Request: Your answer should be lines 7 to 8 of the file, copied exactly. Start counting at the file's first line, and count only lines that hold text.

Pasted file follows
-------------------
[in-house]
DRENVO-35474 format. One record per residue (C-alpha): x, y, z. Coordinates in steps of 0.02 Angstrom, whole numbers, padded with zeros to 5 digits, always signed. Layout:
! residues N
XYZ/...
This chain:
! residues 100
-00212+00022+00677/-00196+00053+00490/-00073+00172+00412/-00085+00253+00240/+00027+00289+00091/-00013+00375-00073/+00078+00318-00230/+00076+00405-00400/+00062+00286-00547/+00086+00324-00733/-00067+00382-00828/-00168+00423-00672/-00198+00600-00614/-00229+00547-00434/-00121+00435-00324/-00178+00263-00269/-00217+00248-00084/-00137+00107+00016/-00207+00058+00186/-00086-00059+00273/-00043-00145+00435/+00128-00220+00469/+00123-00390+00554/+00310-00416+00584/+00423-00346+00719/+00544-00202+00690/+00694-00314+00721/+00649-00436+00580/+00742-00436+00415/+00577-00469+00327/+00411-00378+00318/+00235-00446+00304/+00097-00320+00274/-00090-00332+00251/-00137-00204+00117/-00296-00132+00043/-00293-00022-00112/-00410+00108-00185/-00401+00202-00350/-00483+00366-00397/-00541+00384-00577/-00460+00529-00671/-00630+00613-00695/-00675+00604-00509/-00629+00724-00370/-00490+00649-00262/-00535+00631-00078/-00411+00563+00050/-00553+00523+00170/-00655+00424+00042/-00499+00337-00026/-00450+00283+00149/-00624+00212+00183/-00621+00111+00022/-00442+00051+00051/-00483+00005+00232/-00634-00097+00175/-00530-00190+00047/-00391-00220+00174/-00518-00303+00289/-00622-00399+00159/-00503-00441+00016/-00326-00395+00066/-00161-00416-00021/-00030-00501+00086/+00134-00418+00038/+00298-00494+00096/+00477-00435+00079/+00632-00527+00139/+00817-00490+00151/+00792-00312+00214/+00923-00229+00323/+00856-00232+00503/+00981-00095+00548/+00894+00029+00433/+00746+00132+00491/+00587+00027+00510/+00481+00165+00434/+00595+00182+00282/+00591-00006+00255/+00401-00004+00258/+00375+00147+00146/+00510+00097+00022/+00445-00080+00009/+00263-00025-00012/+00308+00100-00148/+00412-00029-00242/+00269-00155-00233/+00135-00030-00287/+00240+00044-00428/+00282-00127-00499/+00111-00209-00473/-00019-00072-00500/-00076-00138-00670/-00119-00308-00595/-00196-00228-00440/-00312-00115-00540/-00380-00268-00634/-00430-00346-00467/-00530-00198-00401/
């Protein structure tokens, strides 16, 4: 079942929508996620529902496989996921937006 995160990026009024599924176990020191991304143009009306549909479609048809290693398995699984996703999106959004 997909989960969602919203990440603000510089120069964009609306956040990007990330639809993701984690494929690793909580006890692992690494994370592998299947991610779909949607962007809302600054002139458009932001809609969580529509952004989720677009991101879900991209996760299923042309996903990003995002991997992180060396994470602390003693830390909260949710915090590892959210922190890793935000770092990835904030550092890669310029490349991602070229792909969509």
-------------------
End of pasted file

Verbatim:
-00212+00022+00677/-00196+00053+00490/-00073+00172+00412/-00085+00253+00240/+00027+00289+00091/-00013+00375-00073/+00078+00318-00230/+00076+00405-00400/+00062+00286-00547/+00086+00324-00733/-00067+00382-00828/-00168+00423-00672/-00198+00600-00614/-00229+00547-00434/-00121+00435-00324/-00178+00263-00269/-00217+00248-00084/-00137+00107+00016/-00207+00058+00186/-00086-00059+00273/-00043-00145+00435/+00128-00220+00469/+00123-00390+00554/+00310-00416+00584/+00423-00346+00719/+00544-00202+00690/+00694-00314+00721/+00649-00436+00580/+00742-00436+00415/+00577-00469+00327/+00411-00378+00318/+00235-00446+00304/+00097-00320+00274/-00090-00332+00251/-00137-00204+00117/-00296-00132+00043/-00293-00022-00112/-00410+00108-00185/-00401+00202-00350/-00483+00366-00397/-00541+00384-00577/-00460+00529-00671/-00630+00613-00695/-00675+00604-00509/-00629+00724-00370/-00490+00649-00262/-00535+00631-00078/-00411+00563+00050/-00553+00523+00170/-00655+00424+00042/-00499+00337-00026/-00450+00283+00149/-00624+00212+00183/-00621+00111+00022/-00442+00051+00051/-00483+00005+00232/-00634-00097+00175/-00530-00190+00047/-00391-00220+00174/-00518-00303+00289/-00622-00399+00159/-00503-00441+00016/-00326-00395+00066/-00161-00416-00021/-00030-00501+00086/+00134-00418+00038/+00298-00494+00096/+00477-00435+00079/+00632-00527+00139/+00817-00490+00151/+00792-00312+00214/+00923-00229+00323/+00856-00232+00503/+00981-00095+00548/+00894+00029+00433/+00746+00132+00491/+00587+00027+00510/+00481+00165+00434/+00595+00182+00282/+00591-00006+00255/+00401-00004+00258/+00375+00147+00146/+00510+00097+00022/+00445-00080+00009/+00263-00025-00012/+00308+00100-00148/+00412-00029-00242/+00269-00155-00233/+00135-00030-00287/+00240+00044-00428/+00282-00127-00499/+00111-00209-00473/-00019-00072-00500/-00076-00138-00670/-00119-00308-00595/-00196-00228-00440/-00312-00115-00540/-00380-00268-00634/-00430-00346-00467/-00530-00198-00401/
């Protein structure tokens, strides 16, 4: 079942929508996620529902496989996921937006 995160990026009024599924176990020191991304143009009306549909479609048809290693398995699984996703999106959004 997909989960969602919203990440603000510089120069964009609306956040990007990330639809993701984690494929690793909580006890692992690494994370592998299947991610779909949607962007809302600054002139458009932001809609969580529509952004989720677009991101879900991209996760299923042309996903990003995002991997992180060396994470602390003693830390909260949710915090590892959210922190890793935000770092990835904030550092890669310029490349991602070229792909969509």